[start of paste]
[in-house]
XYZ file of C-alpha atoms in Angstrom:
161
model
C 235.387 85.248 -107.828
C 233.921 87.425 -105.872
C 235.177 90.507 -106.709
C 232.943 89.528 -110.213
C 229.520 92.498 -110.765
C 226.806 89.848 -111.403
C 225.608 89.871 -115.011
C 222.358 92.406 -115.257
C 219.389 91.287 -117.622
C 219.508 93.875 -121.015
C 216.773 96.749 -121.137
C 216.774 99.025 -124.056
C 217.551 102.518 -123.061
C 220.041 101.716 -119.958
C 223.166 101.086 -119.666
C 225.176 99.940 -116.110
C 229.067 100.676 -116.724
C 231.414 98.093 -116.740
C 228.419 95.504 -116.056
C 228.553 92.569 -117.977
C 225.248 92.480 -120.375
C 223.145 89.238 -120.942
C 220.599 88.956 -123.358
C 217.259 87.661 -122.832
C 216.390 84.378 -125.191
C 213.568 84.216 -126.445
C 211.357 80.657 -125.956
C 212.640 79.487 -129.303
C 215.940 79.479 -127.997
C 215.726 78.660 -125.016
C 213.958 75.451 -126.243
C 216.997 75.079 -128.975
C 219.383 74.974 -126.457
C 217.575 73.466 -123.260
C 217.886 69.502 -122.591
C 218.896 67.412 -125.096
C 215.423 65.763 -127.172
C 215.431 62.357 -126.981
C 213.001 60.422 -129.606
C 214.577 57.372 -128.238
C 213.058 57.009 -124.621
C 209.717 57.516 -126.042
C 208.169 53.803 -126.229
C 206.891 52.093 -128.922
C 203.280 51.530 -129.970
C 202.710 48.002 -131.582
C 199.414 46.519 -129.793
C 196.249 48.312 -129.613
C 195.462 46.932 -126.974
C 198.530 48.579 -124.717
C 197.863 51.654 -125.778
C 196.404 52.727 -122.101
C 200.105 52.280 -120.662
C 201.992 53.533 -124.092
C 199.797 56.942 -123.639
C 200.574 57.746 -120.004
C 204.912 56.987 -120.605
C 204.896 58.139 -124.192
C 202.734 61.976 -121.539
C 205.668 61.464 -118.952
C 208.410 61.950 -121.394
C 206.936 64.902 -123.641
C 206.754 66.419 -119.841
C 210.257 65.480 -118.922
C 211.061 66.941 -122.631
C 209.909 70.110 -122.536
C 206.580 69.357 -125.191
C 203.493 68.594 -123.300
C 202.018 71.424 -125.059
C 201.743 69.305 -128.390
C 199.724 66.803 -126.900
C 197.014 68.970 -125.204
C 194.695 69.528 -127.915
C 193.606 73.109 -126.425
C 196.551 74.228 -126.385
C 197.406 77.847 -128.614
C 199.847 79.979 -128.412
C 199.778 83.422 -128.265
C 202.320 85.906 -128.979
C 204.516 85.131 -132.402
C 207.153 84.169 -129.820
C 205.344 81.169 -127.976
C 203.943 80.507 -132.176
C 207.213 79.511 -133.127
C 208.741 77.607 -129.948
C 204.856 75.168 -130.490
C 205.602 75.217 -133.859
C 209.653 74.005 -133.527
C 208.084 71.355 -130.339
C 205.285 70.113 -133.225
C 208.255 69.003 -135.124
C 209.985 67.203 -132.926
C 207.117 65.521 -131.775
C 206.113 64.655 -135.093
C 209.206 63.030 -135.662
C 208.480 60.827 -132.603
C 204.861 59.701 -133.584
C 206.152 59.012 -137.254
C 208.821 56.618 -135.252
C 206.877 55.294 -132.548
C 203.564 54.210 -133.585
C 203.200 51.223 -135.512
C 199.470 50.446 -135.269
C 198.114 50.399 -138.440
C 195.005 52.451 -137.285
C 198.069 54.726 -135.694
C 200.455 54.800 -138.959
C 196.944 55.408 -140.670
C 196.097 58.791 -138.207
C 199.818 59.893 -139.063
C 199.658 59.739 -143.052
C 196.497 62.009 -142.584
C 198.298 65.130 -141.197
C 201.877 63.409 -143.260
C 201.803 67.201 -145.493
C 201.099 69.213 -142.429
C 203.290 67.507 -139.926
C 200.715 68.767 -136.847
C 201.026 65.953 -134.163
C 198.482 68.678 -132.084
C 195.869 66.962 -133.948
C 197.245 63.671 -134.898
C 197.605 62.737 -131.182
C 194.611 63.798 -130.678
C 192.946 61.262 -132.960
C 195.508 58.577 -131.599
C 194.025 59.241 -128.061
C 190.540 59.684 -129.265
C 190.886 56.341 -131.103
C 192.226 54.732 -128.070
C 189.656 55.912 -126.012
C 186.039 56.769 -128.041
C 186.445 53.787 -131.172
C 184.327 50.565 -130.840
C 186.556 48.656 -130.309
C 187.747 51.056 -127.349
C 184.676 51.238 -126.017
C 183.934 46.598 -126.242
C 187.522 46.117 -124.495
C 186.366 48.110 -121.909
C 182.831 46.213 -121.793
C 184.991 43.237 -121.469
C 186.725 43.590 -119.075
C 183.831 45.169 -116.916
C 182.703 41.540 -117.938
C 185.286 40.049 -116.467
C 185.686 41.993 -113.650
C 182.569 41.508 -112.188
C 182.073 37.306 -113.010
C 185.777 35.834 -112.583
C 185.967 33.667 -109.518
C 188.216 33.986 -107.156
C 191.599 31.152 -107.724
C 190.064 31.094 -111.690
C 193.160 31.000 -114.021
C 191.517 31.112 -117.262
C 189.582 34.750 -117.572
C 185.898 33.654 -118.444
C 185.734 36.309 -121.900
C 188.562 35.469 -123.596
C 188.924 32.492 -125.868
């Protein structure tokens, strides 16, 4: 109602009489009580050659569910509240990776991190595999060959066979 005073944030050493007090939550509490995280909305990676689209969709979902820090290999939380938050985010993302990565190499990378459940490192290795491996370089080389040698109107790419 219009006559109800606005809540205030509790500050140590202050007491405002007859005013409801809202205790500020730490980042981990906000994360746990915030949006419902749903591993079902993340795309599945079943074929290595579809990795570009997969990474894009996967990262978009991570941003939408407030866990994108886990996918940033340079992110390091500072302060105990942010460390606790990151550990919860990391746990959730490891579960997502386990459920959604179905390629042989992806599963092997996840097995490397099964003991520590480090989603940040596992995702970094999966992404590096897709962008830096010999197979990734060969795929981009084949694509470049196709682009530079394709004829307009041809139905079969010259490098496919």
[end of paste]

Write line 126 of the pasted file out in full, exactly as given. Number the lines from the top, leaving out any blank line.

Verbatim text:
C 197.245 63.671 -134.898